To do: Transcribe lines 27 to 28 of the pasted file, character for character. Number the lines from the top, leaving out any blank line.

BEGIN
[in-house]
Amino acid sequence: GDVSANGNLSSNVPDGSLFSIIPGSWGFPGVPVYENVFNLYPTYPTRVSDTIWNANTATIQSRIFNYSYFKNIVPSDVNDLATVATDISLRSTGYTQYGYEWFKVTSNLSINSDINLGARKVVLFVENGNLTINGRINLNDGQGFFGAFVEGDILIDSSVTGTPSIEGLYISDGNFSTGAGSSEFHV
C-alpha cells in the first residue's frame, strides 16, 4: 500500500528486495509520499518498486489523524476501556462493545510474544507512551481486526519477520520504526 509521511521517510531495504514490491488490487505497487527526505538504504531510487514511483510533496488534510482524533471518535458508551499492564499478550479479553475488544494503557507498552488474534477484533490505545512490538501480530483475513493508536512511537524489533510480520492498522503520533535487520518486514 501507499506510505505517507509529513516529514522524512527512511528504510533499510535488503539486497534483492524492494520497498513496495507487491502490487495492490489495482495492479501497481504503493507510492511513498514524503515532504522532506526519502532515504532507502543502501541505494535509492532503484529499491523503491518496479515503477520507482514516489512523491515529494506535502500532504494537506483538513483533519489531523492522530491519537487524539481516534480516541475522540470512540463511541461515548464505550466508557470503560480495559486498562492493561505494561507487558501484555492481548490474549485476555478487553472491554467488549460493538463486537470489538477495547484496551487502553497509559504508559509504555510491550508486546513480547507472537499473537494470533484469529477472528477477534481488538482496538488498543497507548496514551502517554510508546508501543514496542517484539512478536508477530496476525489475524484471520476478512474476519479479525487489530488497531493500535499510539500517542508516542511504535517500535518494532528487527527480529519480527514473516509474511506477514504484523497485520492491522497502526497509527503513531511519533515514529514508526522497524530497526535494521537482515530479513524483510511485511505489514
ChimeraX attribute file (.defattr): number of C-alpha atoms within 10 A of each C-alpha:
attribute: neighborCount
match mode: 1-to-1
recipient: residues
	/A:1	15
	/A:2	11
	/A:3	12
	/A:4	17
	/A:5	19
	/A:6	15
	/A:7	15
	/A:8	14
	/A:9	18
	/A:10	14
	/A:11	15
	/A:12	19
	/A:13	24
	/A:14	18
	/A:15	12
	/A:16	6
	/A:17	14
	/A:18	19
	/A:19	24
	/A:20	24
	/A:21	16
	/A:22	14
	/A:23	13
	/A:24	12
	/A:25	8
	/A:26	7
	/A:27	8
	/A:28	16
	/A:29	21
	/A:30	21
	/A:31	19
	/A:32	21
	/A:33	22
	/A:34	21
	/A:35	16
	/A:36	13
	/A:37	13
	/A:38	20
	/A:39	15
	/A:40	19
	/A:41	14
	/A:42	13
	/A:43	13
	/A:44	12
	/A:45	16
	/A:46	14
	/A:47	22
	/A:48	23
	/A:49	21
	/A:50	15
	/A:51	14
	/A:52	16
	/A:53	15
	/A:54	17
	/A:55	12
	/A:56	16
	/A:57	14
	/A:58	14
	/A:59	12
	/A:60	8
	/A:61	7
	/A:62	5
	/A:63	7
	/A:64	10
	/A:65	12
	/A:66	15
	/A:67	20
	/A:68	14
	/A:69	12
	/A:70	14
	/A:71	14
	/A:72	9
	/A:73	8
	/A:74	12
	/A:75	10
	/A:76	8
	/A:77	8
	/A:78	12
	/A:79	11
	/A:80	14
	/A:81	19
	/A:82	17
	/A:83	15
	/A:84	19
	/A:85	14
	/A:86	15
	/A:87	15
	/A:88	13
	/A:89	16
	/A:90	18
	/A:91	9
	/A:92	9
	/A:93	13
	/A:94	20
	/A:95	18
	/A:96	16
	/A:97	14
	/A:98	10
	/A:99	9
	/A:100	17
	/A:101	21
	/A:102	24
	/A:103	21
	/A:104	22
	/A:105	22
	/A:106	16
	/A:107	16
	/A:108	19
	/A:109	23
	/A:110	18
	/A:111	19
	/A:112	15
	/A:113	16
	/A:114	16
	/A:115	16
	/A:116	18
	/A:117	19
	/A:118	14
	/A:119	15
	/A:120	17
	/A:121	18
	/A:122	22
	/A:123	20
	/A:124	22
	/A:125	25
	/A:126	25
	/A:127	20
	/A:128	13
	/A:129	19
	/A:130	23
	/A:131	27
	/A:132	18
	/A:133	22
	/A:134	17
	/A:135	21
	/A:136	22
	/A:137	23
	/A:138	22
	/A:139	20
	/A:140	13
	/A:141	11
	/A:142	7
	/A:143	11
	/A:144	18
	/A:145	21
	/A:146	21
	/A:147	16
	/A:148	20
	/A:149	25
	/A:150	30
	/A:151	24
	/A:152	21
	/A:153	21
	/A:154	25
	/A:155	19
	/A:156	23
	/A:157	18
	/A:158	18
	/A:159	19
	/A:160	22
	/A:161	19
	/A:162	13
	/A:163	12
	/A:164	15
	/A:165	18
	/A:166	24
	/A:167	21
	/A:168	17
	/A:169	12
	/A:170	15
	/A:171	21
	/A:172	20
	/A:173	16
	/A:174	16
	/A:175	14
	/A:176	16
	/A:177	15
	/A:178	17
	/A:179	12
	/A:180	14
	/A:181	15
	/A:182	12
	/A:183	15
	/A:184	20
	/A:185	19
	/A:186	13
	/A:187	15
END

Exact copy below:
	/A:20	24
	/A:21	16